Wednesday, March 18, 2015

Bloomberg and Gates fight Tobacco Company's dirty tricks

Lately major Tobacco companies are using a dirty trick to ensure they hook new customers in the third world. They threaten to sue the countries for unfair trade practices, going to far as to quote lawsuits, in which they were found guilty, in their legal fights. These small countries are quailing under the legal pressure and giving up their fights to protect their own citizens.
Today, Mike Bloomberg and the Bill and Melinda Gates foundation donated $4 million to a fund that will help these countries fight these lawsuits. Good job Mike! Full NYTimes article below:

Cigarette production at the British American Tobacco Cigarette Factory in Bayreuth, Germany.  Bloomberg Philanthropies and the Bill & Melinda Gates Foundation announced on Wednesday that they had started a global fund to help low- and middle-income countries fight legal challenges to their smoking laws. Credit Michaela Rehle/Reuters
Bloomberg Philanthropies and the Bill & Melinda Gates Foundation announced on Wednesday that they had started a global fund to help low- and middle-income countries fight legal challenges to their smoking laws by the tobacco industry.

The fund is modest, at least so far, with a total of $4 million from the two charities. But Michael R. Bloomberg, founder of Bloomberg Philanthropies and the financial data and news company Bloomberg LP, said in a conference call with reporters that the investment was more like an initial marker, and that it was expected to grow as more donors joined the effort.
“The fact that there is a fund dedicated to taking on the tobacco companies in court sends a message that they are not going to get a free ride,” Mr. Bloomberg said. “If they say that’s not a lot of money — yes, well, take a look at who’s behind it.”
He added, “We just picked $4 million just to say, ‘O.K., here, let’s start it.’”
The fund was set up to counter what health experts say has been a strategy by tobacco companies to block smoking laws in poorer countries through legal means. In a number of cases, companies have challenged laws in development or after passage, warning governments that they violate an expanding number of trade and investment treaties that the countries are party to, and raising the prospect of long, expensive legal battles.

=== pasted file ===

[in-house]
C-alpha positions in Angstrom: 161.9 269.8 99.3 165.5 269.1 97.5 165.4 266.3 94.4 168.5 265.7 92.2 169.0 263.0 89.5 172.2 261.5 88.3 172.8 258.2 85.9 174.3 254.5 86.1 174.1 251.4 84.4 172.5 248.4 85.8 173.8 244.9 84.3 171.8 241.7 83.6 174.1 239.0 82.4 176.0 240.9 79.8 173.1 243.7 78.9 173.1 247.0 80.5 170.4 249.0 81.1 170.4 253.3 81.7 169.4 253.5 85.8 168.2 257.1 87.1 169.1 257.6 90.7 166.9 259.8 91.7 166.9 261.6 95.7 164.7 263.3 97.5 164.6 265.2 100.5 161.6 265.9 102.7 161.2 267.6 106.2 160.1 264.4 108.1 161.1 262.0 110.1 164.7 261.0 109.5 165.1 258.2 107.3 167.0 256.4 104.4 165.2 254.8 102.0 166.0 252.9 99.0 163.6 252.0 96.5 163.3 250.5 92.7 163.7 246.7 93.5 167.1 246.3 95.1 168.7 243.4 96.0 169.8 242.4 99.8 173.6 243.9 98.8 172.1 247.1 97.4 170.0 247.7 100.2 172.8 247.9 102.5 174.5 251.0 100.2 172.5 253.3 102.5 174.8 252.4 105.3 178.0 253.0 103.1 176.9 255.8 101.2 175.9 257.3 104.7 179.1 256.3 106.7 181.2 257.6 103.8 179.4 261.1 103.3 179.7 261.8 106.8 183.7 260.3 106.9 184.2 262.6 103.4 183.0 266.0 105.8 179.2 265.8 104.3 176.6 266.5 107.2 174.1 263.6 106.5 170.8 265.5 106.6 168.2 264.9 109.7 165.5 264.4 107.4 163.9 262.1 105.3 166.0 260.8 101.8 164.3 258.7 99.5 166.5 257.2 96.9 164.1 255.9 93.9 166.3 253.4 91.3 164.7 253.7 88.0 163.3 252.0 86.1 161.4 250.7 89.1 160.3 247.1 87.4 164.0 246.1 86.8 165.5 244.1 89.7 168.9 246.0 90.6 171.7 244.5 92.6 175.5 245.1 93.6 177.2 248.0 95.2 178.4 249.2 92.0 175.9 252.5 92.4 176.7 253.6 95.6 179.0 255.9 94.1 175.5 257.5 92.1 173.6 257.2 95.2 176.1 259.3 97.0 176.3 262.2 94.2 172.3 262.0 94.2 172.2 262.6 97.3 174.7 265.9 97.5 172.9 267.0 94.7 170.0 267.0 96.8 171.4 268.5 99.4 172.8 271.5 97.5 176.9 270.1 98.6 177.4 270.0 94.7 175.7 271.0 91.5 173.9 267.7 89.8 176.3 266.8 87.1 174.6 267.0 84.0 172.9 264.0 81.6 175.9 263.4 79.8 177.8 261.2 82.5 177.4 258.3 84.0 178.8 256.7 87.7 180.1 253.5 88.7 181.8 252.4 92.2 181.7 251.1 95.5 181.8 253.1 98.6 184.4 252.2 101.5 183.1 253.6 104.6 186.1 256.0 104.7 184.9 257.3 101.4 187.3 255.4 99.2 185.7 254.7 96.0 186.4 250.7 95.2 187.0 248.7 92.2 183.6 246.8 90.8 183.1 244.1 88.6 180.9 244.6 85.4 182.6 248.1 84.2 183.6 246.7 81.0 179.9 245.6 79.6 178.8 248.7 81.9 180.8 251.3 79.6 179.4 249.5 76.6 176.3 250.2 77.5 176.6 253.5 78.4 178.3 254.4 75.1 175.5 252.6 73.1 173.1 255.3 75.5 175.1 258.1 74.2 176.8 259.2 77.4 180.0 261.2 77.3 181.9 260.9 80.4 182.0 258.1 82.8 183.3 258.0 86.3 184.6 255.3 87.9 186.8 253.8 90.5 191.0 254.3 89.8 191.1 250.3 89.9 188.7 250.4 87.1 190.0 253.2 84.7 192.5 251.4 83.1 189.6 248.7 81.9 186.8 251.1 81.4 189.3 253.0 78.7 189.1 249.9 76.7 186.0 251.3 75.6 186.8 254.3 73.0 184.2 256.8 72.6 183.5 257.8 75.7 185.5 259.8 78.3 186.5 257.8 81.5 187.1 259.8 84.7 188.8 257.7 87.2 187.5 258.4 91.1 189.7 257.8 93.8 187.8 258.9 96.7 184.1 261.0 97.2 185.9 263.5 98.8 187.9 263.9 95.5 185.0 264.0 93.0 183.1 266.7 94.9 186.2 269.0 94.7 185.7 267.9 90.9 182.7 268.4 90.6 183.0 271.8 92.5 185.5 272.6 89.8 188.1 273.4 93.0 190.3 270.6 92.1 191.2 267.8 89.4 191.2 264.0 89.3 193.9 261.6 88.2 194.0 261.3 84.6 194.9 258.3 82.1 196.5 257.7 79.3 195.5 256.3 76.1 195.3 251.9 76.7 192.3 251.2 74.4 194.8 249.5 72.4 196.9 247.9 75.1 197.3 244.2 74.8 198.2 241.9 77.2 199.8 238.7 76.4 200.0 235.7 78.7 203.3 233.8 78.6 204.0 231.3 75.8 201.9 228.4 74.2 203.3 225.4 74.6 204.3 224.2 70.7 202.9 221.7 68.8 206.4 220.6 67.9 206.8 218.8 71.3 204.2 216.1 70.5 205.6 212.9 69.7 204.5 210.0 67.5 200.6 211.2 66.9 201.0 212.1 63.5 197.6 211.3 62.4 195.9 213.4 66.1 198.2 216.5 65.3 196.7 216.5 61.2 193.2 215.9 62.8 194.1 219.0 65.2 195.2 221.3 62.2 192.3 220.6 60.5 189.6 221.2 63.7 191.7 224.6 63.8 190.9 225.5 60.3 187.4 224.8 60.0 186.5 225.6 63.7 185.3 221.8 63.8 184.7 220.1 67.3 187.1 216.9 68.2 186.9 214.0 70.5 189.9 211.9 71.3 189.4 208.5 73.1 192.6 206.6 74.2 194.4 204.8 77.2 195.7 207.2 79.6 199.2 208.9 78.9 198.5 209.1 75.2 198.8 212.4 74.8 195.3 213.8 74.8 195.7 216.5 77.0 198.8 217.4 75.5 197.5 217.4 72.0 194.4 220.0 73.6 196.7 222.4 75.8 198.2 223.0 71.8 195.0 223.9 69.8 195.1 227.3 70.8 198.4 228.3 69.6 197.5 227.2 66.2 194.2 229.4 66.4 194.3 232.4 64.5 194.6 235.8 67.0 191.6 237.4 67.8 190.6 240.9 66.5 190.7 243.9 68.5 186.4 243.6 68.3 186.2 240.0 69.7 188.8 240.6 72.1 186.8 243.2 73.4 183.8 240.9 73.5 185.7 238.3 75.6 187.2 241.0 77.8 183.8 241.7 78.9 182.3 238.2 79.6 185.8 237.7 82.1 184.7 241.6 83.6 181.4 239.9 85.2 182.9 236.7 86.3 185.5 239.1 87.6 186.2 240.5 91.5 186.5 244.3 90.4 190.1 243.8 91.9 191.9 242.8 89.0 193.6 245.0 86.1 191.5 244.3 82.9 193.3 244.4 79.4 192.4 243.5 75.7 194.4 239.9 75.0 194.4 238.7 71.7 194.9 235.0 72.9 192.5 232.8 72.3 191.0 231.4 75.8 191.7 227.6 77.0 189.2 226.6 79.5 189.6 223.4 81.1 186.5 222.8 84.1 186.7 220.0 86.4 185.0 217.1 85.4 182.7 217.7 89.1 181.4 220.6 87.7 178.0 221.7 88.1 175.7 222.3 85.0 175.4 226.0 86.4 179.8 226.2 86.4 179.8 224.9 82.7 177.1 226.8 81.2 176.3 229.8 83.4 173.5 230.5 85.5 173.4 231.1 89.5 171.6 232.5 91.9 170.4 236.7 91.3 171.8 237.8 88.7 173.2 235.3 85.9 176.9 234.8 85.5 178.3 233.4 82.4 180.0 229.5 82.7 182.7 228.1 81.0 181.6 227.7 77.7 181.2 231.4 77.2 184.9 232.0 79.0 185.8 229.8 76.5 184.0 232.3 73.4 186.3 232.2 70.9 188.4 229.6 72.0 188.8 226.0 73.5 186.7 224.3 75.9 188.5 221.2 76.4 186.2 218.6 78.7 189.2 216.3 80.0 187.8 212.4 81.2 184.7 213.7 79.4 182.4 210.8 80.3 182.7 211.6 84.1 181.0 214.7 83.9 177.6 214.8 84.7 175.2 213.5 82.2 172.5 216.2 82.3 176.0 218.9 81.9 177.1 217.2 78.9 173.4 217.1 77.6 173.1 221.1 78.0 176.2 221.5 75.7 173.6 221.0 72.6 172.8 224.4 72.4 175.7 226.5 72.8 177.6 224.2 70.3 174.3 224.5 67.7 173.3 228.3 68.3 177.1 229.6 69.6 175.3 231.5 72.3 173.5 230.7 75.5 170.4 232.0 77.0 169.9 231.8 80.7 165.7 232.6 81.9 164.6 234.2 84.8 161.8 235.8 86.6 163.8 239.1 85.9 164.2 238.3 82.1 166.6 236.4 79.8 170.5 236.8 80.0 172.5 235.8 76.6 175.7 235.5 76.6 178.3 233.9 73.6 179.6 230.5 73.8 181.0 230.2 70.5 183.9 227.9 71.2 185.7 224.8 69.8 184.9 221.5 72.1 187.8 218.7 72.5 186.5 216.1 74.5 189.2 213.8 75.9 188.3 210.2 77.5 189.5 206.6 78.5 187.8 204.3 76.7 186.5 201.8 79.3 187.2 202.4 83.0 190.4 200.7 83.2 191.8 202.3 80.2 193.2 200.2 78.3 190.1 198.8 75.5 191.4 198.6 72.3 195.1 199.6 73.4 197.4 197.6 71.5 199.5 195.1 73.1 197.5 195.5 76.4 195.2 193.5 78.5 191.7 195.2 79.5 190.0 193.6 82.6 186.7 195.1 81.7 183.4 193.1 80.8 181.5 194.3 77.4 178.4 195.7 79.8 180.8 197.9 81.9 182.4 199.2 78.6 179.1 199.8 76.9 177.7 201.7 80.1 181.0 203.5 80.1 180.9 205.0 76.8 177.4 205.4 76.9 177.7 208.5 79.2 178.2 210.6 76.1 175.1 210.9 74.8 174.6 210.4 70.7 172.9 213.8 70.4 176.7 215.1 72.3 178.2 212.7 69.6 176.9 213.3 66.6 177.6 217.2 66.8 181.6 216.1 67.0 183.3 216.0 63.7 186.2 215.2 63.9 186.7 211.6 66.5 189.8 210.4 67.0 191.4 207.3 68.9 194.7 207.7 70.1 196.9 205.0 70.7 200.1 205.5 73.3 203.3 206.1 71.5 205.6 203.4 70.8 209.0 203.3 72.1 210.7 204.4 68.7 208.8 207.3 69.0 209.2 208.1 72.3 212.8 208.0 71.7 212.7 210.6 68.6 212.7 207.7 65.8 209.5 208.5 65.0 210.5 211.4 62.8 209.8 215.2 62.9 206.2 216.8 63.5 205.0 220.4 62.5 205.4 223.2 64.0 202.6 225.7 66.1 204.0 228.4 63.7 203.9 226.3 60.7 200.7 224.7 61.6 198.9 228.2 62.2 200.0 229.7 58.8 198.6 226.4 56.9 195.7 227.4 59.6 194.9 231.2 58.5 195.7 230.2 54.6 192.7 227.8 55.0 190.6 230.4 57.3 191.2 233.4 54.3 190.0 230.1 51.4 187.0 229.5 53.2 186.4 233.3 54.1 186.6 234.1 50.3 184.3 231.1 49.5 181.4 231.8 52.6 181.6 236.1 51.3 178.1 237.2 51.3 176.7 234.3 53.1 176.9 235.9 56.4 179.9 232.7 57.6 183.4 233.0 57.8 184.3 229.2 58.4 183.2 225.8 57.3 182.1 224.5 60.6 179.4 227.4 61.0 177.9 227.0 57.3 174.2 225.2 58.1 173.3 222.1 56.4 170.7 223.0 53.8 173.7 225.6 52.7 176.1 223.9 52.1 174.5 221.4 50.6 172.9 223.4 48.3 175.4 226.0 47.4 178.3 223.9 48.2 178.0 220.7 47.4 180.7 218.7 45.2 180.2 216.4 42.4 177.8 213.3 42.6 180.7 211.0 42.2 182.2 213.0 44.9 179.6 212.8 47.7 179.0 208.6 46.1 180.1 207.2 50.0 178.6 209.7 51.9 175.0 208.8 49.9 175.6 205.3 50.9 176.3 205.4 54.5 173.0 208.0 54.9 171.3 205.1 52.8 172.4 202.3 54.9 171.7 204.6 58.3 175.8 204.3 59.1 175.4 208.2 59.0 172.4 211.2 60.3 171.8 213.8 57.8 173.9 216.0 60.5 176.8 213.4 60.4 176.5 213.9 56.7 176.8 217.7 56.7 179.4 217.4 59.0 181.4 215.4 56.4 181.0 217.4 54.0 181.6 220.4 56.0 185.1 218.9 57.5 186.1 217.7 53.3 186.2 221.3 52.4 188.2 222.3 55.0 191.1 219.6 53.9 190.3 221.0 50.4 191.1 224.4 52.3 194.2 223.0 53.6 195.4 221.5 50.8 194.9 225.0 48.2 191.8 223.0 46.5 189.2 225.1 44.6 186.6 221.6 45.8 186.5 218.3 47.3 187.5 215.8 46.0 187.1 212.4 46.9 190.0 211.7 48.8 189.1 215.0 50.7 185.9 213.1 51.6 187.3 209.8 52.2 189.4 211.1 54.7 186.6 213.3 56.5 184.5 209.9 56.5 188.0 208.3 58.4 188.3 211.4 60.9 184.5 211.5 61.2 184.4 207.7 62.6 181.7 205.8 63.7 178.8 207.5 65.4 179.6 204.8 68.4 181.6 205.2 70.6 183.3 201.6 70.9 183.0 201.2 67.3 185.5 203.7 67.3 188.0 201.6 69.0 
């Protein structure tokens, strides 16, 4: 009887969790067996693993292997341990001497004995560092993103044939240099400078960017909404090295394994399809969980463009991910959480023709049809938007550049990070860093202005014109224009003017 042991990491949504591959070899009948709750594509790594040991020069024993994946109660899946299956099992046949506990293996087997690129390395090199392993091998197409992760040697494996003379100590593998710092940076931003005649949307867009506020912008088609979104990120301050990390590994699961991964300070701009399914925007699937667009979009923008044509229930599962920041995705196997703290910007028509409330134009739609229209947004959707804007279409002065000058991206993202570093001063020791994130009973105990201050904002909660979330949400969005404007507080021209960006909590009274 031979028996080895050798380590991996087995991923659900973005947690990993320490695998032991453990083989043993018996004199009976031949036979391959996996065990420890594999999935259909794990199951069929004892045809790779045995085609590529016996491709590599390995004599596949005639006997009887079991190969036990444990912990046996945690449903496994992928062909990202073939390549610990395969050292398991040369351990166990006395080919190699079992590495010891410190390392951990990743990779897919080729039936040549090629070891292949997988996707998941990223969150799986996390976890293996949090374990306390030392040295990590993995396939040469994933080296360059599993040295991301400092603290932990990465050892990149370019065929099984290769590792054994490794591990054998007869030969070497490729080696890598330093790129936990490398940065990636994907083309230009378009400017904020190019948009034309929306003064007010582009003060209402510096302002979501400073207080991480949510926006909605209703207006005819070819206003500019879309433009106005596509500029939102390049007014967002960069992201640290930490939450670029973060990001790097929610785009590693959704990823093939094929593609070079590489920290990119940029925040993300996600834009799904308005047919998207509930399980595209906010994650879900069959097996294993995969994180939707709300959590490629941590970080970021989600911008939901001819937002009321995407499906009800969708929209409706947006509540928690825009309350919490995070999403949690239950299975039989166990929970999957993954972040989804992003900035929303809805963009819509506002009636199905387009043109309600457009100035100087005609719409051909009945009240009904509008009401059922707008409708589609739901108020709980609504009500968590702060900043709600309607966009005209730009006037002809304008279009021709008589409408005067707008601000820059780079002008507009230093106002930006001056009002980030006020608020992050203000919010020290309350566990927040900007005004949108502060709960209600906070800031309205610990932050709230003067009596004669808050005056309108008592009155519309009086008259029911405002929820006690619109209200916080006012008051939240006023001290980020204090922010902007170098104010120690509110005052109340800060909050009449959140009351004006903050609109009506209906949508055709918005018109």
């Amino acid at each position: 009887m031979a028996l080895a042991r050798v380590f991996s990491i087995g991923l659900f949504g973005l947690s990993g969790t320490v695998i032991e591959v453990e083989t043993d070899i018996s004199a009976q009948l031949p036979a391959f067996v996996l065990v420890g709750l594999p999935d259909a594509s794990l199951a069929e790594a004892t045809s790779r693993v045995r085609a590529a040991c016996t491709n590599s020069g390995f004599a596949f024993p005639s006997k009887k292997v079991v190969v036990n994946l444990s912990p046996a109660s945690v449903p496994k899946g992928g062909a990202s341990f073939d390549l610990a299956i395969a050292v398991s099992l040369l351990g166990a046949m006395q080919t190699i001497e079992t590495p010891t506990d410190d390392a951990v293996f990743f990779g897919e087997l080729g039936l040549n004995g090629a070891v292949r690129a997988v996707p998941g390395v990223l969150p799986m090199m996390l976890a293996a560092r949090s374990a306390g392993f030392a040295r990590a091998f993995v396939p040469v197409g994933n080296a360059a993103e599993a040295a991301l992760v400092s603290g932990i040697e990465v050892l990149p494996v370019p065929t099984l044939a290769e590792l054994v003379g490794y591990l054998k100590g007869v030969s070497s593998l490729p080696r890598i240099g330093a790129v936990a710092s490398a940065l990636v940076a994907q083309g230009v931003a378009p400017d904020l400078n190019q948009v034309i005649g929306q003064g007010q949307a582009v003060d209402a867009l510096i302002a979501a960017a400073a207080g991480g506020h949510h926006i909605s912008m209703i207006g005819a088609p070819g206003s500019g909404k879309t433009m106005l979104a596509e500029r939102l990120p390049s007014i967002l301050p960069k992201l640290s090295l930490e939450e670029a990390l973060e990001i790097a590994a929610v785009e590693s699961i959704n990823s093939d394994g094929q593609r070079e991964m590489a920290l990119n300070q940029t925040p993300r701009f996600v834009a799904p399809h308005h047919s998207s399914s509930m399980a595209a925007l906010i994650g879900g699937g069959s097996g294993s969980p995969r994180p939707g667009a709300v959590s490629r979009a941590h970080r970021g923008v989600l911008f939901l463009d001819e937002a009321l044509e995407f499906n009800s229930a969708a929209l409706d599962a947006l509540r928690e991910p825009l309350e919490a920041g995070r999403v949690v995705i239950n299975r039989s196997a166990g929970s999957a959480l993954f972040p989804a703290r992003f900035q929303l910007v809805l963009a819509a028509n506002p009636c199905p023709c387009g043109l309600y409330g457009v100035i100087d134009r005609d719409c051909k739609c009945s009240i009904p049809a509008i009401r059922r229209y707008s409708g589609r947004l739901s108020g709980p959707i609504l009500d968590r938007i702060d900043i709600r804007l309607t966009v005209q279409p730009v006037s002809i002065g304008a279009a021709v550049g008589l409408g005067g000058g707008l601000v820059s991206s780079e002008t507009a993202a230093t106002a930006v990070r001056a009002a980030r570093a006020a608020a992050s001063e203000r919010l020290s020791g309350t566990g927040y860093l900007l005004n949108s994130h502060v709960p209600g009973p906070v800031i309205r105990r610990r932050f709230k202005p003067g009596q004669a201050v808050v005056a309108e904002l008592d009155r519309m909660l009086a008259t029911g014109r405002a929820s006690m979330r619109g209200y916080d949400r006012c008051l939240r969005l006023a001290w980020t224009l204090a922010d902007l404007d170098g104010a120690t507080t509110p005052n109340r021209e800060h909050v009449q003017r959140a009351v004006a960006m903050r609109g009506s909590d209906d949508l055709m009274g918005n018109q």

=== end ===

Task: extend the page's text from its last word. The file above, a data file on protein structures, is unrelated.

Companies say that there are only a few cases of active litigation and that giving a legal opinion to governments is routine for major players whose interests would be affected by a proposed law. But tobacco opponents and officials say the specter of litigation has had a chilling effect for countries that lack the financial resources to defend themselves.
“In an ominous trend, in some countries the battle between tobacco and health has moved into the courts,” Dr. Margaret Chan, the director general of the World Health Organization, said in a statement on Wednesday. Dr. Chan is participating in a conference on tobacco use in Abu Dhabi, United Arab Emirates. She added, “We will push back hard.”
The strategy has gained momentum in recent years, health experts say, as smoking rates in rich countries have fallen and tobacco companies have sought to maintain access to fast-growing markets in developing countries.
In Africa, at least four countries — Namibia, Gabon, Togo and Uganda — have received warnings that their laws run afoul of international treaties, according to the Campaign for Tobacco-Free Kids, an advocacy group that will administer the new fund. In Uruguay, Mr. Bloomberg’s charity is also helping the government defend itself in court.
Wealthier countries have also been targets, including Australia, which is in court with an affiliate of Philip Morris International over rules on packaging, and Norway.
British American Tobacco, which issued some of the warnings in Africa, did not respond to requests for comment. Philip Morris International said in a statement, “Governments can and should honor their international obligations when enacting tobacco control measures, and this fund can provide them with resources to do so.”
Tobacco consumption more than doubled in the developing world from 1970 to 2000, according to the United Nations. Much of the increase was in China, but there has also been substantial growth in Africa, where smoking rates have traditionally been low. More than three-quarters of the world’s smokers now live in the developing world.
Every year, more than five million people die of smoking-related causes, more than from AIDS, malaria and tuberculosis combined, according to the World Health Organization. The organization said in a statement on Wednesday that new data shows a declining rate of tobacco use around the world.
Beyond giving money, the fund will also help countries draft tobacco laws in a way that could help avoid challenge from industry, and establish a network of lawyers experienced in trade litigation. Mr. Bloomberg said some law firms had already expressed interest in volunteering their services. Mr. Bloomberg has committed about $600 million to combat tobacco use since 2007.

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